Trattoria by Jason Wolos opens the Cinema by the Bay Festival Nov 9 – 11 and puts a face on many of the real chefs at popular San Francisco restaurants by having them make cameo appearances as themselves, documentary style. It’s a television style film as the real chefs speak directly to the camera about the challenges, their spots spliced into the fictional drama behind the kitchen door at mythical Italian family restaurant Cinquecento (55). Dawn Rich shares writing credit and Wolos’ uncle allowed the film to shoot at his restaurant. Nice gypsy jazz wafts throughout alleviating the tension caused by too many chefs.
Trattoria shows opening night with a party at a theater called the New People Cinema, shown at the festival Cinema by the Bay courtesy of the San Francisco Film Society on Nov. 9, 2012.
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It’s a cute concept from an intimate, family point of view as the real chefs try to excuse or give explanations for the family drama but the television acting seems to be lukewarm, annoyingly self-conscious if not clinical. That would be in comparison to indie Italian films coming to the New Italian Cinema festival from Italy, also this November. Trattoria seems more a restaurant film than an Italian film and most of the actors are not Italian or from San Francisco.
The lead actor, a former musician, constantly wipes his nose with his bare hand and touches his scruffy beard even in the food scenes, looking like the shy and awkward college student. The chef’s buxom Italian second wife plays with her hair coyly in a dinner scene that’s with the son—wassup with that. Even the chef touches his face in a reconciliation scene with his son opening a calzone stand at the underground kitchen. That’s after his father loses his temper at Cinquecinco and hits the son.
Exteriorwise, San Francisco is a famously expensive place to shoot a film and most of the shots in this 82 minutes are interiors. The few exteriors include a food cart at what looks to be Dolores Park with no panorama; a tight shot of the son on the sidewalk with his bike locked to a parking meter; and a tight shot of the façade of the Mark Hopkins.
Trattoria is a San Francisco based indie film about an estranged father and son who face off and ultimately reunite in the kitchen of Cinquecento, the father’s new and third restaurant. The anxious restauranteur looks like a control freak and has a panic attack when a food critic appears. The restaurant needs the make-or-break buzz to get it’s foot in the door in the competitive culinary world of San Francisco. The father, to save his relationship, his family and his new restaurant, is forced to deal with long buried feelings, open up to his son and acknowledge the emotional sacrifices he made for the all-encompassing art form. It’s funny when the paramedics arrive in the kitchen while the critic dines obliviously.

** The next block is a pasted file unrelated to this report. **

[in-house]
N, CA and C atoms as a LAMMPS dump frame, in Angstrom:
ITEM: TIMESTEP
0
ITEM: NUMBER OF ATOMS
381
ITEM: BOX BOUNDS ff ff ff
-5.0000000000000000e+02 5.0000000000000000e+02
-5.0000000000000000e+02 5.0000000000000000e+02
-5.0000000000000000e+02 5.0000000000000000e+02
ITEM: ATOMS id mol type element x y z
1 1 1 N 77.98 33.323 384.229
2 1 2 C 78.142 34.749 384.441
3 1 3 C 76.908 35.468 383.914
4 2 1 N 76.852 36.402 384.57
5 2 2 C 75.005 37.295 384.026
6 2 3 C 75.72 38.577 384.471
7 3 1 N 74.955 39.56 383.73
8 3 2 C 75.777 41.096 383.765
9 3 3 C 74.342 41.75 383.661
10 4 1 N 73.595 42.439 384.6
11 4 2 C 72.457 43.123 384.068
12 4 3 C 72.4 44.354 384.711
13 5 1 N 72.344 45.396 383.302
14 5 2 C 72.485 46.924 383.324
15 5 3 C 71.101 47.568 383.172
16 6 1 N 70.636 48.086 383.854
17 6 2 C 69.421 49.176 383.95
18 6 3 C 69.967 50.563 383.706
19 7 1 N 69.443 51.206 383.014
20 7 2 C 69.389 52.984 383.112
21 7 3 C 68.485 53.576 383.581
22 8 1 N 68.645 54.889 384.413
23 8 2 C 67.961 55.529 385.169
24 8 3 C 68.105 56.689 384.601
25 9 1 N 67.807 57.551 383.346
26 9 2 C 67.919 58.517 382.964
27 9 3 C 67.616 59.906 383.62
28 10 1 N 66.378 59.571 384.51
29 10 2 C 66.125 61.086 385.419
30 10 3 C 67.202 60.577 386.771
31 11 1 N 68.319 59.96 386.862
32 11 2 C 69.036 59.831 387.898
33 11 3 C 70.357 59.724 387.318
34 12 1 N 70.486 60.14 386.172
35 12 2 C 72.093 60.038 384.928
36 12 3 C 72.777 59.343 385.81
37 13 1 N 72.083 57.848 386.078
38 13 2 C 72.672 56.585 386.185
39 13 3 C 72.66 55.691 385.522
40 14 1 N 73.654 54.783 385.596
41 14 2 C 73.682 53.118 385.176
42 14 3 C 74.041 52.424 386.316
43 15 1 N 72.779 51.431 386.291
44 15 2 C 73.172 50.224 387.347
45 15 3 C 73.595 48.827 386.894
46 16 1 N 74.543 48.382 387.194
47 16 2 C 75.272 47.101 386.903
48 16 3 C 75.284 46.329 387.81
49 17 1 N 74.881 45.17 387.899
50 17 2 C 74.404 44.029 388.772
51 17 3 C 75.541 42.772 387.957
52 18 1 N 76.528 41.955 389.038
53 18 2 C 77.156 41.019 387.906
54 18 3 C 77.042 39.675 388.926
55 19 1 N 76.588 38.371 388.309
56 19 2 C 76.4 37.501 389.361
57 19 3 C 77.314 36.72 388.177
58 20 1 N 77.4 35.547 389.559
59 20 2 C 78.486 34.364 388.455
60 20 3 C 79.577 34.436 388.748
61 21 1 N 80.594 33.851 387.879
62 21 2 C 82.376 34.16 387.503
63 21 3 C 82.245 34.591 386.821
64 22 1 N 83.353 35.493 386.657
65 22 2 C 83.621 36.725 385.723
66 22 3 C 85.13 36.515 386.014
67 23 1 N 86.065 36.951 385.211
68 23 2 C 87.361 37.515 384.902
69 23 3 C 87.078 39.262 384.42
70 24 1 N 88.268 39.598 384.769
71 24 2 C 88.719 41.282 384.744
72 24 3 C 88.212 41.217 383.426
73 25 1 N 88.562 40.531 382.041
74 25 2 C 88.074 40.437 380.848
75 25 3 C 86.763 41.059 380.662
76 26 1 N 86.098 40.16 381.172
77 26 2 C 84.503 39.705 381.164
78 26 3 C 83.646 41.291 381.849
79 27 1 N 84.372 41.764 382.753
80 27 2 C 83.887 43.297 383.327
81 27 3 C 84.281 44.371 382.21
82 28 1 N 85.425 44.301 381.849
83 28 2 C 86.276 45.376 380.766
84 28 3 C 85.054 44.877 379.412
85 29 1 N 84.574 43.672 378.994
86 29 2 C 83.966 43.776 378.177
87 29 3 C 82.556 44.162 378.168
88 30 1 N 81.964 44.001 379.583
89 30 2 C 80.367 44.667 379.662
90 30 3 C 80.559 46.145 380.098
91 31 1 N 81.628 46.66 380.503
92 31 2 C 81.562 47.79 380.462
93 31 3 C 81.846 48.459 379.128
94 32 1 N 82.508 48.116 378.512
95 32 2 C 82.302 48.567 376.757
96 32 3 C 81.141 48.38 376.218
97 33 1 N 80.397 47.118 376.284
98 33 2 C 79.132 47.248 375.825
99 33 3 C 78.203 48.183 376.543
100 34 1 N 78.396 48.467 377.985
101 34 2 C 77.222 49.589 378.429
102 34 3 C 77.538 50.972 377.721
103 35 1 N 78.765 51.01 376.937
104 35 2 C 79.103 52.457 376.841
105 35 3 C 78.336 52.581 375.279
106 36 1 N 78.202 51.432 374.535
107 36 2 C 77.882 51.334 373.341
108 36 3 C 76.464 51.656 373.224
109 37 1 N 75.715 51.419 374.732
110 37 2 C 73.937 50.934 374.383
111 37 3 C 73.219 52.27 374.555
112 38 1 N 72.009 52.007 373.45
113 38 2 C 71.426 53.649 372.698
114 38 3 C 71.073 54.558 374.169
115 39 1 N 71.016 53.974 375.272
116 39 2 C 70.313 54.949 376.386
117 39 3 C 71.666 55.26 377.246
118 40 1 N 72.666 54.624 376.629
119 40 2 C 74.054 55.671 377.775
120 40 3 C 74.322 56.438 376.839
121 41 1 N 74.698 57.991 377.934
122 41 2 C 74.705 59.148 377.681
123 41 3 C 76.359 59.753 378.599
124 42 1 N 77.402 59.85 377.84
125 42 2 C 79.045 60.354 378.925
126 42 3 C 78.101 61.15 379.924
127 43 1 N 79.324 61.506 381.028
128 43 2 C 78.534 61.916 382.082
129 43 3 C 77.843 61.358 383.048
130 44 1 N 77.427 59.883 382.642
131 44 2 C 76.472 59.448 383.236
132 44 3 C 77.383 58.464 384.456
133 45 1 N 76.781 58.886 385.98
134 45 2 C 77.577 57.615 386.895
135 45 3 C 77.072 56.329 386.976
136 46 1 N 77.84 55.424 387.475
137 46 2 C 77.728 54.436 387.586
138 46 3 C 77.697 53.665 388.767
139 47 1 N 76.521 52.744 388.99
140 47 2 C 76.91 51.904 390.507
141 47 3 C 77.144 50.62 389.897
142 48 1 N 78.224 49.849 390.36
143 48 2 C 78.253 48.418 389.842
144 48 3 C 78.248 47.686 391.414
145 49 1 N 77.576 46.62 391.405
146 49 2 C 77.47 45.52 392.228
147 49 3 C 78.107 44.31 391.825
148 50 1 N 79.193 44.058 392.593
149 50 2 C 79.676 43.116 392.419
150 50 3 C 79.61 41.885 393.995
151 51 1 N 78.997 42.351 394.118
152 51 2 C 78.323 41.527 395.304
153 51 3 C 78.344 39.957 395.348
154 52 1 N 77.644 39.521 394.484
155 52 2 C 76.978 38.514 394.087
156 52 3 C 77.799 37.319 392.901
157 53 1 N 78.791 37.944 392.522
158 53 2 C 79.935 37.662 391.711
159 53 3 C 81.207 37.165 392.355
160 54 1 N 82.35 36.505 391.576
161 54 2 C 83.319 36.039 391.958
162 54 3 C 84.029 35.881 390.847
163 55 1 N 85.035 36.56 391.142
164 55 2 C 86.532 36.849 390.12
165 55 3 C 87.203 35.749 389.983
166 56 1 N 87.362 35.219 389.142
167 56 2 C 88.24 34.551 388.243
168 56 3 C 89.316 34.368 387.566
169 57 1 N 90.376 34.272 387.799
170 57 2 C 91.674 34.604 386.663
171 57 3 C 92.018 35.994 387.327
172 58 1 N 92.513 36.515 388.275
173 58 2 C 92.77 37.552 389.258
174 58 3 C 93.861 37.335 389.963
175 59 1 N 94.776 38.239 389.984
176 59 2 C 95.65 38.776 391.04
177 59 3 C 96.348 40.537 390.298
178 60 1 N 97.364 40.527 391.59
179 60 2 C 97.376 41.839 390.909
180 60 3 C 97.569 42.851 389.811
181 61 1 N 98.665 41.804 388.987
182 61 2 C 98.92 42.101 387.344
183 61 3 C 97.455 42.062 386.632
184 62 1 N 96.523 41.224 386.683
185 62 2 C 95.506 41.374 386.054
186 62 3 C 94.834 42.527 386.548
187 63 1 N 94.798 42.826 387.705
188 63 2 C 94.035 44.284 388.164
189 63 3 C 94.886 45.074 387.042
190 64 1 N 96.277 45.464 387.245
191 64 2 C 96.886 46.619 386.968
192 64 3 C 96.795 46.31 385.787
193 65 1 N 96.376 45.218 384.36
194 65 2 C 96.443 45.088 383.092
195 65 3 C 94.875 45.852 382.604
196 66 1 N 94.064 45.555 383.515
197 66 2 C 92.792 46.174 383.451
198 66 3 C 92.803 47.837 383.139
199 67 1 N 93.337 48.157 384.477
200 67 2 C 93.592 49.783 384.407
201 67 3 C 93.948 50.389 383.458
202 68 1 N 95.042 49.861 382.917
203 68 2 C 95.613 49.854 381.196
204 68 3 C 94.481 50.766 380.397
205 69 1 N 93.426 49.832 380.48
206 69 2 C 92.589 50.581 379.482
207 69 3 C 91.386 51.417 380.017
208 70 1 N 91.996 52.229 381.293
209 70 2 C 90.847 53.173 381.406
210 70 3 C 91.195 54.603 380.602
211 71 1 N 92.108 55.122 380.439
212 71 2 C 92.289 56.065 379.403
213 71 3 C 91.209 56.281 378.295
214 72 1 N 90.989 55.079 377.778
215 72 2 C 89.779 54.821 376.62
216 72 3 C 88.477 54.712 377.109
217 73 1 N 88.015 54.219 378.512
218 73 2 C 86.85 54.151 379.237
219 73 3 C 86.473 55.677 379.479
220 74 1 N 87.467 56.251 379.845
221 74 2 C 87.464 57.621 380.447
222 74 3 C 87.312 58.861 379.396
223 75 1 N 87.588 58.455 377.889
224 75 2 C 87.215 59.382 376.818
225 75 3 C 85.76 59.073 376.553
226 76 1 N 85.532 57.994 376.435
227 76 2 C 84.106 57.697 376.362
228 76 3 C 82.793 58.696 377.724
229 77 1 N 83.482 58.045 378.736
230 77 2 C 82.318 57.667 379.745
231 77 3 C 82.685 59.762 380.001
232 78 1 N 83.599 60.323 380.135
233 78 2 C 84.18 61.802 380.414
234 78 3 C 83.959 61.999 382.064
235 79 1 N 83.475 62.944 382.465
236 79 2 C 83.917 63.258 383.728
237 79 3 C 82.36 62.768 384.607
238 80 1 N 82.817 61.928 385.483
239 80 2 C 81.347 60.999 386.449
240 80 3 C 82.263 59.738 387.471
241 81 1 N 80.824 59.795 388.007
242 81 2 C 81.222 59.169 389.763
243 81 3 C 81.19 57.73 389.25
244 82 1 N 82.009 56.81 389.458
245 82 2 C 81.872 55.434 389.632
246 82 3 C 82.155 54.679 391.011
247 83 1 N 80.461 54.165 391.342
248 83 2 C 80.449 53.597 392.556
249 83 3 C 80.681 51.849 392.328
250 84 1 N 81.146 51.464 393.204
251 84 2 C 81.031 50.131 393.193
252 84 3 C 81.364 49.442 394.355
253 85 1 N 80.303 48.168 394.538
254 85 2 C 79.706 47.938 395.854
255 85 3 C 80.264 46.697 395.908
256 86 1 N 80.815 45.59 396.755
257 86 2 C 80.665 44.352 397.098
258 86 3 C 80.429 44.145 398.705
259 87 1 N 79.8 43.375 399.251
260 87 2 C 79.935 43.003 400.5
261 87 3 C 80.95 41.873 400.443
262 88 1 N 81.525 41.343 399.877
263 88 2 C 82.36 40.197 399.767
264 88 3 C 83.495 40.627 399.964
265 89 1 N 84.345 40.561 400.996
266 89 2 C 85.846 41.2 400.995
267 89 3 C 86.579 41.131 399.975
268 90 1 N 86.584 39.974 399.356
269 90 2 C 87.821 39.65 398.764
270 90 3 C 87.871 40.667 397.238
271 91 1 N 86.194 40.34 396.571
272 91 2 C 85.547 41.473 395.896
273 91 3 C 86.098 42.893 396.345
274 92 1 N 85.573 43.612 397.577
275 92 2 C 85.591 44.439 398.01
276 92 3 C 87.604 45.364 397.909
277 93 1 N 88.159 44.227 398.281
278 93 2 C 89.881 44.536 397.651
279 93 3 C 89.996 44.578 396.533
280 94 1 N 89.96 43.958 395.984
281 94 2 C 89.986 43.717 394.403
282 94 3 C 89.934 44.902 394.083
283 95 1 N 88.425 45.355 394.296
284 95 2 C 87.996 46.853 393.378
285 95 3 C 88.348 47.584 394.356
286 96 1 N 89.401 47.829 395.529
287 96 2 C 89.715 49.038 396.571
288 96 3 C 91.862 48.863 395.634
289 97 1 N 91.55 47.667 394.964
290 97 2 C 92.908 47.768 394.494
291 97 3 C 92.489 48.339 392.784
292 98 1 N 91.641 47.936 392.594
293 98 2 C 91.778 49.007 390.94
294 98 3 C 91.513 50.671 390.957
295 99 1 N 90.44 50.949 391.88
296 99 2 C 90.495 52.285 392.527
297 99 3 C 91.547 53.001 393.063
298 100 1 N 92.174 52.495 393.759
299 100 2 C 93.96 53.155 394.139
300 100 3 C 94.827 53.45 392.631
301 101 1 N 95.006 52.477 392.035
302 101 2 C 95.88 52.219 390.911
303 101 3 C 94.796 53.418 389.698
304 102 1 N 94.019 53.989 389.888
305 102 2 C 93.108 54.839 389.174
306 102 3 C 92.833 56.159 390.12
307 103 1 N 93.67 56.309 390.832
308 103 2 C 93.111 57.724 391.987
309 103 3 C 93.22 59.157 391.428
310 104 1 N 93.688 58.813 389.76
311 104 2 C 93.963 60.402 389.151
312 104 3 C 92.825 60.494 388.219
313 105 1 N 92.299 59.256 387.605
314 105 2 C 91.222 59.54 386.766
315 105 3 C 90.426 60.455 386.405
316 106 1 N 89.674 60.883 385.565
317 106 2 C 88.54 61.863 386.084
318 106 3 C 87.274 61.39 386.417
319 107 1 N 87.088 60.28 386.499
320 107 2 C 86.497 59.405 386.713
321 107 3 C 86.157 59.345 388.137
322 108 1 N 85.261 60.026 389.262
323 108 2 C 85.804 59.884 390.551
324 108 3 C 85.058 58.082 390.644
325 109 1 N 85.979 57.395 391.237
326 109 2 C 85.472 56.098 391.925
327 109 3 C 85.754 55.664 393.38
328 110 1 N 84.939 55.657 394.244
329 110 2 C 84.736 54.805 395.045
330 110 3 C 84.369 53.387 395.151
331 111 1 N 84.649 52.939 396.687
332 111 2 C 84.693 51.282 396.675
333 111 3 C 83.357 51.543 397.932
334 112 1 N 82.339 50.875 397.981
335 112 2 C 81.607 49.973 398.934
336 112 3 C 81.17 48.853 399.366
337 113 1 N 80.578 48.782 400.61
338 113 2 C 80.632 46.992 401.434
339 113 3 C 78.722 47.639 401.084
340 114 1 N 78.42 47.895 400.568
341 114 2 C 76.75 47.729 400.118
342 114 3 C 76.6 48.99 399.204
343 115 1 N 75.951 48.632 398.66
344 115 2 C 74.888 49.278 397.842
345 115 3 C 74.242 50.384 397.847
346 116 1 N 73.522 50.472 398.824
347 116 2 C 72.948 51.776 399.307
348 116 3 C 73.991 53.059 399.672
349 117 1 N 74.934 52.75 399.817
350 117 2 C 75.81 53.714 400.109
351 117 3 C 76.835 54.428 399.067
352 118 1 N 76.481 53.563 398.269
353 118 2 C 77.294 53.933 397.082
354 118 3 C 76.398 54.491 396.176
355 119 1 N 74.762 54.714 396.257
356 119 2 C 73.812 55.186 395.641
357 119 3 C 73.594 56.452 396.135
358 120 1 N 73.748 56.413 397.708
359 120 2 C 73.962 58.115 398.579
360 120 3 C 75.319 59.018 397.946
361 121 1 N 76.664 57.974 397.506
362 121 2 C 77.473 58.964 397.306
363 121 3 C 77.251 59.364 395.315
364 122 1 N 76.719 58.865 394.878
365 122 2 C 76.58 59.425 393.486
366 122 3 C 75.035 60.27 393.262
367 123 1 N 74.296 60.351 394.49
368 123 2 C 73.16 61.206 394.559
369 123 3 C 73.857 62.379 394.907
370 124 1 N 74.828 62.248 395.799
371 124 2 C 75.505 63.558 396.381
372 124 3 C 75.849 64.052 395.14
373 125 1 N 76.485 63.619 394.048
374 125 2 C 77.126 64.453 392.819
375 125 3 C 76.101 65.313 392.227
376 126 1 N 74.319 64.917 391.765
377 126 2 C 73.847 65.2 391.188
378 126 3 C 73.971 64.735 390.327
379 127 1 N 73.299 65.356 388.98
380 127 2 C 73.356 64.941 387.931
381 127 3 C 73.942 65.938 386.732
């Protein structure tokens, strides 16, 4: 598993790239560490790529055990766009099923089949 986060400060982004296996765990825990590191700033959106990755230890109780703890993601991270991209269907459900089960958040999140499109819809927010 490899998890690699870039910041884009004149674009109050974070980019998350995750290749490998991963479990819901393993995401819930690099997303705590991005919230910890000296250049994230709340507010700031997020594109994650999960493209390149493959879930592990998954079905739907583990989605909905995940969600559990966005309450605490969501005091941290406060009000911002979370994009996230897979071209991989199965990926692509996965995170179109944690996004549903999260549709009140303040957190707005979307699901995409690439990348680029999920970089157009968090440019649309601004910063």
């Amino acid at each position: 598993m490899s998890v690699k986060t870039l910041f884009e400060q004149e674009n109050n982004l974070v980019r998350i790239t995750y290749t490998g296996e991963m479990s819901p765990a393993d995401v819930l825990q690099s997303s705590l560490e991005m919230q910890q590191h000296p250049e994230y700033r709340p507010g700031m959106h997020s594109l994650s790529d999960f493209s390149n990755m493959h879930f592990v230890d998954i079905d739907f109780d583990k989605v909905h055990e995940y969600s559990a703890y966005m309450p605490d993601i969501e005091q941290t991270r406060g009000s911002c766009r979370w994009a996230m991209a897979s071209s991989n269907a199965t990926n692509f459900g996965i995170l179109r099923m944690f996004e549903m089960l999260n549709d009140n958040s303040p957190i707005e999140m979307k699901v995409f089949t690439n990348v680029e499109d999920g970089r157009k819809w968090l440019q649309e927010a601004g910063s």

Jason Wolos, who has often worked as an assistant cameraman, gets credit as director/writer/camera/editor/actor as TV chef. Wolos also wrote the short comedy Waiter Duty. Waiter Duty is a comedic revenge short from the point of view of every waiter who’s ever been stiffed or suffered snobby, obnoxious customers. They appear in Trattoria in the form of customers Risotto Man and Risotto Woman, who order the dish at a busy time even though it’s not on the menu.
Director Wolos uses a lot of instrumental gypsy jazz that’s easy on the ear, like good background music setting the tone at a nice bistro. It lightens the tension. Malcolm Payne composed, performed and recorded the music along with Jimmy Carrington. One hears many songs by Dave Ricketts including Pazzo, Amnesia, Waiting, Sergei Stomp, Doublebarrel, Angel and Pearl, performed by Gaucho on Porto Franco Records.
The list of chefs in the credits makes for some entertainment.
Douglas Dale, Wolfdale’s. He’s Wolos’ uncle, who furnished the location.
Traci Des Jardins, Jardiniere
Mark Estee, Moody’s
Elizabeth Falkner, Citizen Cake
Billy McCullough, Dragonfly
Donato Scotti, Donato
Annie Stoll, Delfina
Craig Stoll, Delfina
Joseph Villanueva, Le Colonial
Sal: Tony Denison, television actor as the chef and father
Vince: John Patrick Amedori, television actor who in recent years worked in a few films. He’s the son and wanna-be.
Cecelia: Lisa Rotondi, television actress who has appeared in many cop shows and was Jerry Maguire’s former girlfriend (1996). She’s the buxom second wife and champion of family values in the kitchen.
Anna: Kandis Erickson from Redwood City, California has produced five shorts of her own and appeared in others. The sexy waitress and love interest saving to start her own place.
Paramedics and Risotto Man and Woman
Trattoria shows at the Cinema by the Bay film festival on Nov. 9, 2012 at 7:00 and 9:30. 1746 Post Street at Webster and Buchanan.
Tickets for general admission cost $13.00/$12.00 student, senior, disabled
Tickets to the film and party at 7:00 cost $25.00.
CineVoucher 10 Pack $105 SFFS members/$125 non-members
Here is the full schedule of the Cinema by the Bay festival: Schedule.
For more information: www.Trattoriathemovie.com
For more by this writer, check out CBS San Francisco’s website under arts & culture; or quadrust.com’s San Francisco arts & culture. Subscribe by hitting the Subscribe link at the top of this article.
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